Efficient Utilization of Innovation Tools

Efficient Utilization of Innovation Tools

By Salvatore Di Cristo

This Article is based on research appearing in the MIT Sloan Managment Review

Understanding how to effectively and efficiently make use of innovation tools is key. This knowledge can keep companies from making common mistakes and ensure that they maximize the potential of their tools by integrating them seamlessly into their existing infrastructure.

At the root of many modern breakthroughs in technology, there are advances in developmental tools. However, the mechanisms are not the sole providers of the benefits – it is important to remember that tools don’t actually create anything. It is the combination of tools, their proper use on behalf of the development teams and the proper integration of the them within a companies’ infrastructure that ensure success. If any of these components do not function properly, companies can easily fall into common pitfalls and actually inhibit performance instead of increasing it.

The use of tools offers the potential to increase productivity, innovation and cost savings. This is achieved by providing developers with means to better problem-solve and to enhance communications with other developer communities. One of the keys to ensure that this succeeds is to pay close attention that the tools are integrated into a system currently in use within the companies’ infrastructure. It is imperative that companies find a way to insert these new tools into the existing organizational patterns that have been created over the years. Changing the existing organizational structure to insert a foreign technology has been found to hamper, more than facilitate, innovation.

This situation can be found within the automotive industry. This industry has been the subject of many studies aimed at verifying the effective use of technologies over the course of the past twenty years due to its inherent complex and ever changing nature.

An example that shows the different outcomes based on the effective use of technologies is found in studies that compare the Japanese automotive industry practices to those of the United States and Europe. It was found that the Japanese approach, which efficiently utilized innovative tools, was successful through the use of better project coordination and project management, increased communication, and a more consistent use of simultaneous engineering. Thus, the Japanese auto manufacturers were able to bring new concepts to the market significantly quicker than their western counterparts thanks to the efficient use of their resources while maintaining high quality levels.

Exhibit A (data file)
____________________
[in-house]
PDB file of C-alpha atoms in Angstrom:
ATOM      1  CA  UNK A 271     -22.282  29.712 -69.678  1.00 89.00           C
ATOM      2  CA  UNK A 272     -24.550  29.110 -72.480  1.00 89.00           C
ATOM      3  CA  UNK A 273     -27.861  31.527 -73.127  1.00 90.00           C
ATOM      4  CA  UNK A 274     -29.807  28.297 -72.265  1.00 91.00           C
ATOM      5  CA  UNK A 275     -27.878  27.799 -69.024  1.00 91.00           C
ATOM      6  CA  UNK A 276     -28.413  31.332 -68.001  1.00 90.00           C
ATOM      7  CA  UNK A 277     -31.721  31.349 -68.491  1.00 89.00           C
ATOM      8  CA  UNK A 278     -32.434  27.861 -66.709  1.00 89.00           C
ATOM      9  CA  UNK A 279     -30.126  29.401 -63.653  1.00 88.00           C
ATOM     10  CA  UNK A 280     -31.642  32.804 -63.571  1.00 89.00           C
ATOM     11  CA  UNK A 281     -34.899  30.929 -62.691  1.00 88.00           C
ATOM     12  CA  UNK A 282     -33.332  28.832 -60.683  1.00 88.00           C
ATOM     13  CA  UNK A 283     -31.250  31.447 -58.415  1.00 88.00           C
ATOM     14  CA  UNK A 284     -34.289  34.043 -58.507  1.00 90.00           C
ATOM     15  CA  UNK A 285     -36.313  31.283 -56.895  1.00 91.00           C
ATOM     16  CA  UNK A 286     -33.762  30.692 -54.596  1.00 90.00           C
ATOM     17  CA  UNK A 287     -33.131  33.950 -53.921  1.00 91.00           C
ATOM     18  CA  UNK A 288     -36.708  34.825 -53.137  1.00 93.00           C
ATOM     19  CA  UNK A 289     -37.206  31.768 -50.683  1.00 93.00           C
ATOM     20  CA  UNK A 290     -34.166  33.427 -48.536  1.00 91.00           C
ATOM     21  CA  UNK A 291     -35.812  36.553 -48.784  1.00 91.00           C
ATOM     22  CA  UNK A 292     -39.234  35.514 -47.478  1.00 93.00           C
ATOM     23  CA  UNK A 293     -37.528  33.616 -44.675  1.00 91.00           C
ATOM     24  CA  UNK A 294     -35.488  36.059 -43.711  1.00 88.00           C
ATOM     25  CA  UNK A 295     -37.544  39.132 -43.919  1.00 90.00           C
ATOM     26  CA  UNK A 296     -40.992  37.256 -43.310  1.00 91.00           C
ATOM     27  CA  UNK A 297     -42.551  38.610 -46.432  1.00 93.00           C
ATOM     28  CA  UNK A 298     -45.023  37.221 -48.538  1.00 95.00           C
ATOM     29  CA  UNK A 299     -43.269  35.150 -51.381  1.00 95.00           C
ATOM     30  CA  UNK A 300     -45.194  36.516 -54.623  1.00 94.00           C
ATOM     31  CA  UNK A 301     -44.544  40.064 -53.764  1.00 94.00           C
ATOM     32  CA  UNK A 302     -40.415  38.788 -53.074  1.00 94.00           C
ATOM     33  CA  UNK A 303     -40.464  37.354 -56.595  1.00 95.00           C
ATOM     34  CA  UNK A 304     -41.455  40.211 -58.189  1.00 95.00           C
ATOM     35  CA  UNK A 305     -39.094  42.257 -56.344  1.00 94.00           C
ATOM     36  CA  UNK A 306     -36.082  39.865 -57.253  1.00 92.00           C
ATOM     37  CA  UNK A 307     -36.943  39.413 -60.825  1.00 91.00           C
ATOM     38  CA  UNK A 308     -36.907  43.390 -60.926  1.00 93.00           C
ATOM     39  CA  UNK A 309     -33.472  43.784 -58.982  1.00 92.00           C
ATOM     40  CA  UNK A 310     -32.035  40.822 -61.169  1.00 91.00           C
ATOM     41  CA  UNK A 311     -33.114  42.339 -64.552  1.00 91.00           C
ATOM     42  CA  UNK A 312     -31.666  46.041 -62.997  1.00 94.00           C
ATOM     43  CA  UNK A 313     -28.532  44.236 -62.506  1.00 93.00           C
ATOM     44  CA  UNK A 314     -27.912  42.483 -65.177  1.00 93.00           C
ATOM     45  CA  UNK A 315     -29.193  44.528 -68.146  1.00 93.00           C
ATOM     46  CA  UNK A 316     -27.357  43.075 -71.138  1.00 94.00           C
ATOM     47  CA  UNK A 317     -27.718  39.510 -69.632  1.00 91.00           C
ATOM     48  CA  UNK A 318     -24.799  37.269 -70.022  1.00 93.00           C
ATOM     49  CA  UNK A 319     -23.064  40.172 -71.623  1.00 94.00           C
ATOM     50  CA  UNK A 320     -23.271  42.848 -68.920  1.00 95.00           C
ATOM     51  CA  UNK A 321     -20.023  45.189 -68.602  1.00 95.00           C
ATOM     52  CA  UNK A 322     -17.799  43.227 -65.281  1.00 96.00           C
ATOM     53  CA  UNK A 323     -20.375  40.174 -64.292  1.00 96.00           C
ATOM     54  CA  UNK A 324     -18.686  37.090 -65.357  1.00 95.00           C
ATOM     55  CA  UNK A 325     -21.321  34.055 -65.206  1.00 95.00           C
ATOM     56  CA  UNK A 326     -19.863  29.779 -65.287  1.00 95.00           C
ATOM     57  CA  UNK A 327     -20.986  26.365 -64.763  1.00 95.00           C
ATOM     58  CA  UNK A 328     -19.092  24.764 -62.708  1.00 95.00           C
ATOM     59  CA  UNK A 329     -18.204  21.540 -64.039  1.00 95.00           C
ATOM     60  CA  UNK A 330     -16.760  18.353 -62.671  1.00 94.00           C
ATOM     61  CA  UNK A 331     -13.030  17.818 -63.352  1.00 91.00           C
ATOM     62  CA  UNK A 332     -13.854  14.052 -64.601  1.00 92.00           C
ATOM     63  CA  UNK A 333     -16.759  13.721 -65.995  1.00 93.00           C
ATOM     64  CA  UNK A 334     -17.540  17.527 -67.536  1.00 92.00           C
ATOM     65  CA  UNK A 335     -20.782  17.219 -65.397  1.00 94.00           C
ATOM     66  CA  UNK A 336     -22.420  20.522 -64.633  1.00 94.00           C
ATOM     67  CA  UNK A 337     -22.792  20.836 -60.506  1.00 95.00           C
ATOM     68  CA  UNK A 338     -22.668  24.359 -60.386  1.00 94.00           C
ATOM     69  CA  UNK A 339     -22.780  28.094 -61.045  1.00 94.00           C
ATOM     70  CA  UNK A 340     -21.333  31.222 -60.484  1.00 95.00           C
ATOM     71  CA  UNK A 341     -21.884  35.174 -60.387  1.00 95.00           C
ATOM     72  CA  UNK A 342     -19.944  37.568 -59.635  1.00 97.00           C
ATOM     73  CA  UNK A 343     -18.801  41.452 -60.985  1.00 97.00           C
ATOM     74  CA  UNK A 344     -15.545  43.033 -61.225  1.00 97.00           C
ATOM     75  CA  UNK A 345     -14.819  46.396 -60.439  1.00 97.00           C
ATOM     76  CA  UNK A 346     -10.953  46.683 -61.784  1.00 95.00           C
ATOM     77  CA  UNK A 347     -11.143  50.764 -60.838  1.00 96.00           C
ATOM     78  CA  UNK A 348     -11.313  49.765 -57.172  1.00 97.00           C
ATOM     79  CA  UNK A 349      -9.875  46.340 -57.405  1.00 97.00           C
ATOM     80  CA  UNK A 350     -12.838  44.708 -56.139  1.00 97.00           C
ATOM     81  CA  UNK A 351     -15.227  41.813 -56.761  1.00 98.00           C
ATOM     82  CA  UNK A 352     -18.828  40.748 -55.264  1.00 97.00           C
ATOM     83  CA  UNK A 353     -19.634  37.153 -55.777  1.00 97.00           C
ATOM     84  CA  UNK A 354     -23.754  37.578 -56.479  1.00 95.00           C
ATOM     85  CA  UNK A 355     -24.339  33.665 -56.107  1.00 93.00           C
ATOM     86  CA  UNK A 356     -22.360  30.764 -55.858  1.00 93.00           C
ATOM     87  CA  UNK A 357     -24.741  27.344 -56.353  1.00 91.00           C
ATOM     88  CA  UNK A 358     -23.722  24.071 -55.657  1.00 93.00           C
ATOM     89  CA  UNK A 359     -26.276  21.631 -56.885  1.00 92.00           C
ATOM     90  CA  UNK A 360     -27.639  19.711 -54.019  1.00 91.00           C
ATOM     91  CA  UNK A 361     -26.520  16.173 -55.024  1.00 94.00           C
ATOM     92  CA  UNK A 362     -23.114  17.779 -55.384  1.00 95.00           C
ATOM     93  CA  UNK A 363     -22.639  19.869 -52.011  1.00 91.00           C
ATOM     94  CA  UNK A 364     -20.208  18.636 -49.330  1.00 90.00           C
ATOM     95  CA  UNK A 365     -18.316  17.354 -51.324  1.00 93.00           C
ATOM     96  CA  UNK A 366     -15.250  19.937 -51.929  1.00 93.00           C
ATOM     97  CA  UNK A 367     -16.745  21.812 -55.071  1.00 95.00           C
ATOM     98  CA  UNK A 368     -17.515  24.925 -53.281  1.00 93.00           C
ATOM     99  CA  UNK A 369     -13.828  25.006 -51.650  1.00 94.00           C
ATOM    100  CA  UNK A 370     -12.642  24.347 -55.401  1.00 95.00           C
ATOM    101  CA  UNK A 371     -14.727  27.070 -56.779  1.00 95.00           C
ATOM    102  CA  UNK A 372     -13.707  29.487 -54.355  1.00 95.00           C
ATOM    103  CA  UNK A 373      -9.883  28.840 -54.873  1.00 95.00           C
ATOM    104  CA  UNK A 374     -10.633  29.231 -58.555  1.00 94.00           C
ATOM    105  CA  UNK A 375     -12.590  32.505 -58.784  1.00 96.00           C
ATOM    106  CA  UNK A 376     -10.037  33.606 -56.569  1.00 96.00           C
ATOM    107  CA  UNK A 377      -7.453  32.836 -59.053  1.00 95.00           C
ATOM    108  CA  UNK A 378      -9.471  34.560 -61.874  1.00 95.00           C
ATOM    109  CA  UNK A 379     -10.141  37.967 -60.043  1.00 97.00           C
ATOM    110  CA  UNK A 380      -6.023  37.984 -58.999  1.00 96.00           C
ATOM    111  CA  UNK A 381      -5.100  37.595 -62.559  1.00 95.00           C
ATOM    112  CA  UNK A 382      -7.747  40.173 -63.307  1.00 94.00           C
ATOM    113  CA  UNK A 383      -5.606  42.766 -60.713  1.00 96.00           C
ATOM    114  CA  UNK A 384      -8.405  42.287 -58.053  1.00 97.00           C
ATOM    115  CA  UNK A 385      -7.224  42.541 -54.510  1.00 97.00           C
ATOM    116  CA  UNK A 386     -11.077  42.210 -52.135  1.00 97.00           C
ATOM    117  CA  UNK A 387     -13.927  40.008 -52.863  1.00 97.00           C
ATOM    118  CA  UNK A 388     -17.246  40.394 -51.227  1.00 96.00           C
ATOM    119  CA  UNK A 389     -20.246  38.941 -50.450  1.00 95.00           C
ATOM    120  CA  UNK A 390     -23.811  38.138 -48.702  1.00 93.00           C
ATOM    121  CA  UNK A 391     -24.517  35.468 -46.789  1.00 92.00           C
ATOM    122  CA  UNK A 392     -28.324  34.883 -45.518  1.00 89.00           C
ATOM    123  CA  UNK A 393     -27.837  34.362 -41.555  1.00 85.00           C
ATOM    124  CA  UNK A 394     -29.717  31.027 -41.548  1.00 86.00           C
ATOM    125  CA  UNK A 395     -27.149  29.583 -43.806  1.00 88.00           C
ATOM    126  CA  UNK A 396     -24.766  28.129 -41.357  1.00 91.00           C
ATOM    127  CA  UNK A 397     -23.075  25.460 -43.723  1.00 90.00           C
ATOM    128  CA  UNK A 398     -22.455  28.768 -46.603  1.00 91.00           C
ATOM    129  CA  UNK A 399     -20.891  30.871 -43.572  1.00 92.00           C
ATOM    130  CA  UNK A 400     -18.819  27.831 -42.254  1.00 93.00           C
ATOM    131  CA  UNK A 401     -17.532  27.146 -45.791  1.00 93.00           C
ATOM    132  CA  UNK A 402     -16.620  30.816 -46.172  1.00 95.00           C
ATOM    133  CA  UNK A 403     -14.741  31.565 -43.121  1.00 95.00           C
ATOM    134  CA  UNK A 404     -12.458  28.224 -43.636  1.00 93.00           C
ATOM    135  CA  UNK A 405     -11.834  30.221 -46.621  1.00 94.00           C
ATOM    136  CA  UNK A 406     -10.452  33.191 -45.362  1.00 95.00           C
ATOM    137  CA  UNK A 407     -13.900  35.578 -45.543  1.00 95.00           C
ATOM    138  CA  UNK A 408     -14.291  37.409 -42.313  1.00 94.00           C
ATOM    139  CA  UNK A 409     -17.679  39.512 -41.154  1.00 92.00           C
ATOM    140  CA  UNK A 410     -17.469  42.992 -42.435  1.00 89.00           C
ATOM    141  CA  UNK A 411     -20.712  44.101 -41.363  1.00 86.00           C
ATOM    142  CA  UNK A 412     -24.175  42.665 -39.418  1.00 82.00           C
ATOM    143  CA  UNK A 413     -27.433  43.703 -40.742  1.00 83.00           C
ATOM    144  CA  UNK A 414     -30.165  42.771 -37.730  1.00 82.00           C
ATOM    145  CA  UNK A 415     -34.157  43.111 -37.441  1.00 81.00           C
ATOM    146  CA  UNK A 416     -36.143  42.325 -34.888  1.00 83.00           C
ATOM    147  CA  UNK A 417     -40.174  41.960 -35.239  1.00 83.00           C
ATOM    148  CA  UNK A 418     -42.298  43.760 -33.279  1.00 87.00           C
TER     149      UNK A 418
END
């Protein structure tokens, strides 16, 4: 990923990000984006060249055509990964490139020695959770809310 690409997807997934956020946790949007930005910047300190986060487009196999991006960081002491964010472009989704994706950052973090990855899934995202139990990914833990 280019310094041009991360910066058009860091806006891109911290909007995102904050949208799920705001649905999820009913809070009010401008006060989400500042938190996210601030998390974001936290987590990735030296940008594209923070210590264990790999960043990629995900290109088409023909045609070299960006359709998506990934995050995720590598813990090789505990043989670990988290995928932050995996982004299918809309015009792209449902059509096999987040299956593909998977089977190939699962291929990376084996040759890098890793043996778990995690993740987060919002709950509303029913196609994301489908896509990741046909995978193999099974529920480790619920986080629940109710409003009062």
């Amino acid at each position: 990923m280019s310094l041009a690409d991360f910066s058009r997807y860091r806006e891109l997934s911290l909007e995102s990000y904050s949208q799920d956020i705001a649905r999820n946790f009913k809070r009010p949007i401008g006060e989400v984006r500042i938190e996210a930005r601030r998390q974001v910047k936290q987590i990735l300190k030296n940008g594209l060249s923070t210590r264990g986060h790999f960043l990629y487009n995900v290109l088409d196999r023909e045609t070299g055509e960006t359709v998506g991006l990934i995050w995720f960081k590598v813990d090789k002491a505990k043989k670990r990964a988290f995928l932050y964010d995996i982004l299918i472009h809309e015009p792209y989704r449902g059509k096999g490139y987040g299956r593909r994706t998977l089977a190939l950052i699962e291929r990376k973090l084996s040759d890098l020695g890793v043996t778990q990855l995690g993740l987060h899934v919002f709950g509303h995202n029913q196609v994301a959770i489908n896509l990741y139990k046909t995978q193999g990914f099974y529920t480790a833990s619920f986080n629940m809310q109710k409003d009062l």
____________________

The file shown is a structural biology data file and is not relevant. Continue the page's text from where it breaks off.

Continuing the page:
By taking a closer look at these studies of the automotive industries, several questions arise. For example, it was found that the western industries were able to bridge the gap at times by breaking up project tasks, using additional engineers and procuring more innovative technologies. However, the gap continued to widen every time. The reason can be found in the fact that these strategies were not integrated appropriately into the existing infrastructure. In fact, the Japanese auto manufacturers demonstrated that even utilizing lower level technologies, they were able to continue to surpass their Western counterparts because they took smaller steps and ensured that each change that was brought into the process jived with the existing system. In essence, the reason was that technology adopted in the United States and Europe had the potential to drastically improve the process, however they did not pay attention to ensuring that the technology was put to use properly.

This utilization of new tools as substitutes to existing ones is just one of the pitfalls uncovered by these studies. Other pitfalls involve the addition of new interfaces as opposed to their minimization, and the introduction of new tools without taking the time to change the behavior of the people.

The above examples are significant in sustaining the theory that the tools are only as good as the way they are used. To effectively and efficiently unlock their potential, there are many factors that need to be considered, and most importantly the tools must be incorporated into the existing system framework.


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